CNN reporter Andrew Kaczynski and his wife, “Wall Street Journal” reporter Rachel Louise Ensign, gave their 9-month-old daughter Francesca (Francisca) ) Thanks for the news and donations after the death of cancer on Christmas Eve.
Kaczynski tweeted on Saturday: “Thank you, your message has moved us. We are very grateful to Francesca for how much money has been raised for Dana Farber to fight this terrible disease, and we will spend the rest Money our lives involve finding a cure.”
Soon after sharing his thank you message on Saturday, Kaczynski posted Francesca’s short film on Twitter, which was shot in late July. In the video, she smiled, showing off her vibrant character.
He wrote: “I know many of you didn’t know Beans until you were diagnosed with cancer in September.” “She was very excited before starting treatment. We are lucky that she has six normal lives.”
Kaczynski announced on Twitter in September that Francesca had been diagnosed with “an extremely rare and very aggressive rhabdomoma.”
He shared the latest situation over the past few months to understand the condition of his daughter. The baby underwent multiple brain surgeries in September. In mid-December, the reporter shared that his daughter had a fungal infection due to chemotherapy and spent two weeks on ventilator and life support.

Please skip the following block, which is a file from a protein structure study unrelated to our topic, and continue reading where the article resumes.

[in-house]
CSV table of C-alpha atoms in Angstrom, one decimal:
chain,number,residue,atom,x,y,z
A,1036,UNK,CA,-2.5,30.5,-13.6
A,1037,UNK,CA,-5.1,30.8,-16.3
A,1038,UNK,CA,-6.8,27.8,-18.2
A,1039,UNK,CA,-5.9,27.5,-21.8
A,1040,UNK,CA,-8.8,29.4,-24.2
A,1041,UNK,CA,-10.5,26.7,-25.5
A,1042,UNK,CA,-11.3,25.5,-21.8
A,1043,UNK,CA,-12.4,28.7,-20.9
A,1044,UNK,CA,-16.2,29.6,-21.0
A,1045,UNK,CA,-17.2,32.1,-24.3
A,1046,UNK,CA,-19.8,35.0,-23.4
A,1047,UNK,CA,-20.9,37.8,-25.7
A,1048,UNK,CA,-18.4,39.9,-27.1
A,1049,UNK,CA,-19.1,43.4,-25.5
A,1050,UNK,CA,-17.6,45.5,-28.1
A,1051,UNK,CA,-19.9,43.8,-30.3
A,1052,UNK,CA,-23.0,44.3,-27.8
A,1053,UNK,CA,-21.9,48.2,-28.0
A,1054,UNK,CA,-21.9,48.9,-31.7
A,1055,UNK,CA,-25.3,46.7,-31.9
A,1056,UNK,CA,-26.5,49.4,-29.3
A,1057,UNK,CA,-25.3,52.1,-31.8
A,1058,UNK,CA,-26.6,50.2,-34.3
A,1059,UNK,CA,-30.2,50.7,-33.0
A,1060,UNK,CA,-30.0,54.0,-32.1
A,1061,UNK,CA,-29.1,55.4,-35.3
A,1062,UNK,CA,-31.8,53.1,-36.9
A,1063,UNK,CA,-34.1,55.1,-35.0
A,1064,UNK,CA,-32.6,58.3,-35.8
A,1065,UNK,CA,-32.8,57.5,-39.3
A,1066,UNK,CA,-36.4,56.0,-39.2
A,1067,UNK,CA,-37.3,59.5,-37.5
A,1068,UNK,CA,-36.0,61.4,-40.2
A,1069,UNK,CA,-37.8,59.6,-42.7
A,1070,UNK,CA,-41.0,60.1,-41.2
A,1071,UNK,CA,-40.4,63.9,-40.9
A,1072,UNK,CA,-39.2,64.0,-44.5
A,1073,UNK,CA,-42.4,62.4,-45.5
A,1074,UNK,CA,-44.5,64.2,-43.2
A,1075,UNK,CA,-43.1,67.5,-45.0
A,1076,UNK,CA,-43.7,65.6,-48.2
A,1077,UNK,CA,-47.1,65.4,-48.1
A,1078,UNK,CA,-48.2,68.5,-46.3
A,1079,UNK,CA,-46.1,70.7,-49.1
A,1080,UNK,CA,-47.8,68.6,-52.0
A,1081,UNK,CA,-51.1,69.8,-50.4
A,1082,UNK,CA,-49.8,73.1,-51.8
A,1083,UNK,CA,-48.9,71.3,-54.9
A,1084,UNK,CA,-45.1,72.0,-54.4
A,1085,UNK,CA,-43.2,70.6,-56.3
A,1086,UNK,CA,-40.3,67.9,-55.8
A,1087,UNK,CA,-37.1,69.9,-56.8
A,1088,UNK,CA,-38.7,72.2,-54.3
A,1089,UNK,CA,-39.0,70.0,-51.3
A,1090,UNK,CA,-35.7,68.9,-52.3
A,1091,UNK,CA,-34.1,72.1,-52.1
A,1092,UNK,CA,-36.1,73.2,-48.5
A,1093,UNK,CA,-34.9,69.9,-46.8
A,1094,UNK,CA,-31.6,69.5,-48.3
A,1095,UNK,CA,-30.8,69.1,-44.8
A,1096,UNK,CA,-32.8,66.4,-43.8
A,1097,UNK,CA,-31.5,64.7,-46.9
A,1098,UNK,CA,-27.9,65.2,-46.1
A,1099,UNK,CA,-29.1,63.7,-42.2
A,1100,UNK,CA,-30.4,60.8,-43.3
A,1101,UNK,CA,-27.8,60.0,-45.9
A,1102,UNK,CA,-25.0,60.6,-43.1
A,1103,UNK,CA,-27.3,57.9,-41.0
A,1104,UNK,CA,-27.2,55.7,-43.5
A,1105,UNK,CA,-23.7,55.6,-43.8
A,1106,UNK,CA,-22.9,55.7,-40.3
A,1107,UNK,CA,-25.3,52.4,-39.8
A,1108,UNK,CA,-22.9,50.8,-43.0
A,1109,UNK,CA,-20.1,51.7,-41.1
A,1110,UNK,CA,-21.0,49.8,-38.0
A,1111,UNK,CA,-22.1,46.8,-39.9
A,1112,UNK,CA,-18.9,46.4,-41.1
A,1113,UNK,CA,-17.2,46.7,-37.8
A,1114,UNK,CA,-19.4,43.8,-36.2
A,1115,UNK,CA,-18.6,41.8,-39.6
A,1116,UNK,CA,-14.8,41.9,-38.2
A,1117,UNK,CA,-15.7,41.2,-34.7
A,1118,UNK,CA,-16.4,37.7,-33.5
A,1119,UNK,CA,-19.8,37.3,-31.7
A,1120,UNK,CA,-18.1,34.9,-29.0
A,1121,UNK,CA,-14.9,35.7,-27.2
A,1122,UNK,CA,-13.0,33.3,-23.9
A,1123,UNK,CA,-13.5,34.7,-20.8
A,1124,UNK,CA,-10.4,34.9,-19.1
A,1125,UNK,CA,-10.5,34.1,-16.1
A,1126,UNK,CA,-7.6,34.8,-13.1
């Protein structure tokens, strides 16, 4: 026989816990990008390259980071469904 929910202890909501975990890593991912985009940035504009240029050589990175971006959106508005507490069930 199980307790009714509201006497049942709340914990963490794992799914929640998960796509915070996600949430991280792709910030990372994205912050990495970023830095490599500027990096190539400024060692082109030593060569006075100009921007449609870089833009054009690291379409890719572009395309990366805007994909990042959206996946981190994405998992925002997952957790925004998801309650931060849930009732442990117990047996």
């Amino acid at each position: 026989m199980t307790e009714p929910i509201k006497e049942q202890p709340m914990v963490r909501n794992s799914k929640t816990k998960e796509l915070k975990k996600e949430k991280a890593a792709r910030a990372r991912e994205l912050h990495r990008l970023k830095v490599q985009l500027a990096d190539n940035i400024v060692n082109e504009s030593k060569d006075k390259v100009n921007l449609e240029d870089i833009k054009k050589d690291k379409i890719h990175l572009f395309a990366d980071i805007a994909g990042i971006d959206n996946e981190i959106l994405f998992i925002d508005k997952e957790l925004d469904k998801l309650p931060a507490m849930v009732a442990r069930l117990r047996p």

Kaczynski shared the tragic news on Friday. Francesca died the night before, and wrote: “We will always have a bean-sized hole in our hearts.”
Kaczynski and Ensign described Francesca as a “daring and curious baby” in their to report for their daughter, to record her short life.
“Her many smiles make the whole world excited. She is so generous, even though most of her smiles are covered with a mask, even when she faces challenges that will scare adults, such as cancer diagnosis or hearing birth notifications. “. “Francisca showed her parents a kind of love they never knew, and they will never forget it.”
The family requested flowers instead of flowers to commemorate Francesca’s donation to the Beans team at the PMC Winter Cycling Race, which raised funds for cancer care and research at the Dana-Farber Cancer Institute in Boston. To date, Team Beans has raised more than $360,000 in funding to benefit Dana-Farber’s pediatric oncology and atypical teratomoid-like rhabdomoma (ATRT) research.